72 hours before you have to put your hand up
GDPR Data breaches must be reported to the Information Commissioner’s Office (ICO) within three days, requiring effective response plans to be in place before the inevitable happens.
Possibly the most demanding aspect of the GDPR is the requirement to notify the ICO of data breaches within 72 hours of discovery. That’s just three days to find out what has gone wrong, secure the evidence, develop statements for the ICO and the media, and start the damage limitation exercise.
Communicating with the media
For many organisations, the statement to the media is a major challenge and reason why the process is so important. The ability to communicate effectively with the media and data subjects once the notification has been placed is crucial.
Notification has potential for brand damage
“Notification has potential for brand damage, which is one thing you are trying to limit by protecting your sensitive data,” says Mark Taylor, managing consultant at NTT Security. “Organisations have to be much better prepared to make appropriate and effective statements at that point in time.”
Now that data breaches are a fact of life rather than a once-in-a-blue-moon catastrophe, it is imperative to set up robust processes and systems to ensure the 72 hour deadline is achieved, and, conversely, that false alarms do not trigger a press statement that could damage the company’s reputation unnecessarily.
Effective data breach response
An effective data breach response plan will have two main elements, Taylor says: “There are two aspects - the incident response part, which is the internal organisation, and key stakeholders driving the business through a difficult circumstance.”
It is imperative to set up robust processes and systems to ensure the 72 hour deadline is achieved
The incident response team will consist of technical experts from within the company and from outside, including forensic data and network analysts, legal people, human resources and the press and PR team. The executive stakeholders will include the Data Protection Officer (which should be a board-level position), senior IT managers and others.
“The team should be appointed by role rather than name, and ensure executives senior enough to make the necessary decisions are available,” Taylor says. “The challenge, especially for global corporations, is when the callout comes just as executives are away sailing and their sat phone has died.” It is important to remember that the 72 hours is all you have got even if the alarm rings on Friday afternoon just as everyone is going home for the weekend.
When a breach is discovered, the team must hit the ground running.
“The incident response part is inherently required by the incident management team to provide the expertise to trace through the organisation’s processes to gather and protect information that relates to it, to brief the member of the incident management team responsible for reporting to the ICO or the media on what has happened, what information has been lost or exposed, how many records, how it affects the data subjects that is inherently required for notification,” Taylor explains.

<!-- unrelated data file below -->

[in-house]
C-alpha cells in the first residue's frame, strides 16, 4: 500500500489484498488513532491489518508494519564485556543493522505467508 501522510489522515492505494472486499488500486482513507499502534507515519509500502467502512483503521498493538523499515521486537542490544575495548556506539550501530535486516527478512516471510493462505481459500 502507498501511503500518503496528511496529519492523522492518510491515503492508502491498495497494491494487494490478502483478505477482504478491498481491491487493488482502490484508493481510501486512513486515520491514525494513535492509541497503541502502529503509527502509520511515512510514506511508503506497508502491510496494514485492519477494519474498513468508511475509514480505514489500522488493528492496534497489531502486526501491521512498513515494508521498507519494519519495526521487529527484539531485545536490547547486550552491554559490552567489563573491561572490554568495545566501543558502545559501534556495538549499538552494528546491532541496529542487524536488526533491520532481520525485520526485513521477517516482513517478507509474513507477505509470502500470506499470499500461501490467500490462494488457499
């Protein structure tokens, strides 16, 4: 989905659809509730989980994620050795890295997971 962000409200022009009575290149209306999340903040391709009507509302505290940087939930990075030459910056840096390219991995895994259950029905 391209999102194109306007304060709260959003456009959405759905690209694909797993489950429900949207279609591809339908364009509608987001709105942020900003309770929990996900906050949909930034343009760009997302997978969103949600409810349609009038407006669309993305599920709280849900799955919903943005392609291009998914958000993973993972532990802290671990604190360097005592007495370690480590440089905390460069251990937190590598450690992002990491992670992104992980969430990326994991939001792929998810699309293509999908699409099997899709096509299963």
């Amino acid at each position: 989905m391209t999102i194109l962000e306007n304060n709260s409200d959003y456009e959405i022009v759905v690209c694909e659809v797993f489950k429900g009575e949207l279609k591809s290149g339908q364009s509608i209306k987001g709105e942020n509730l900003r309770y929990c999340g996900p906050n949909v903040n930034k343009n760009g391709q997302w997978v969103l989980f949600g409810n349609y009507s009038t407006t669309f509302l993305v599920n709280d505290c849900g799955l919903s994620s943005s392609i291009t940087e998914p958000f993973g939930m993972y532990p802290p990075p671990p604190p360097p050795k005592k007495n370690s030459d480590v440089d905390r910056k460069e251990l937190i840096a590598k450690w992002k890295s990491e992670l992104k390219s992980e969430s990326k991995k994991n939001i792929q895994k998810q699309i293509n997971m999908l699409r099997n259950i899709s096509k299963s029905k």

It is a complex and difficult task, so it is essential to test the plans with suitable exercises. “We have held dummy runs of incident response procedures and it is amazing how soon many of them fall apart in the first few hours,” he says.
Reporting a breach
One of the most important decisions that has to be made as soon as possible is whether the breach needs to be reported at all, according to Robert Bickmore, principal security consultant at NTT Security.
“It is essential to understand what data you have, who has access to it and what controls are in place to protect it, to enable you to make a judgement on whether you need to notify the relevant Supervisory Authority (in the UK this is the ICO) and potentially the data subjects or if you can deal with it internally and improve the controls as appropriate,” he says.
One of the most important decisions is whether the breach needs to be reported
“The legislation is, by design, quite high level which can lead to uncertainty on things like ‘appropriate’ levels of security. A risk-based approach is needed and will require industry standards, specialist expertise and case law to make clearer,” Bickmore explains.
Luckily, the ICO is taking a pragmatic approach in the absence of judicial decisions for guidance.
“The Information Commissioner, Elizabeth Denham, recently made it clear that the 72 hour notification period only applies in cases where the breach is likely to have a damaging effect on the data subjects’ rights and freedoms, so if a laptop has gone missing but it is completely encrypted so there is no chance data could be recovered, you don’t need to notify. She is not expecting to receive thousands of incident related phone calls,” Bickmore says.
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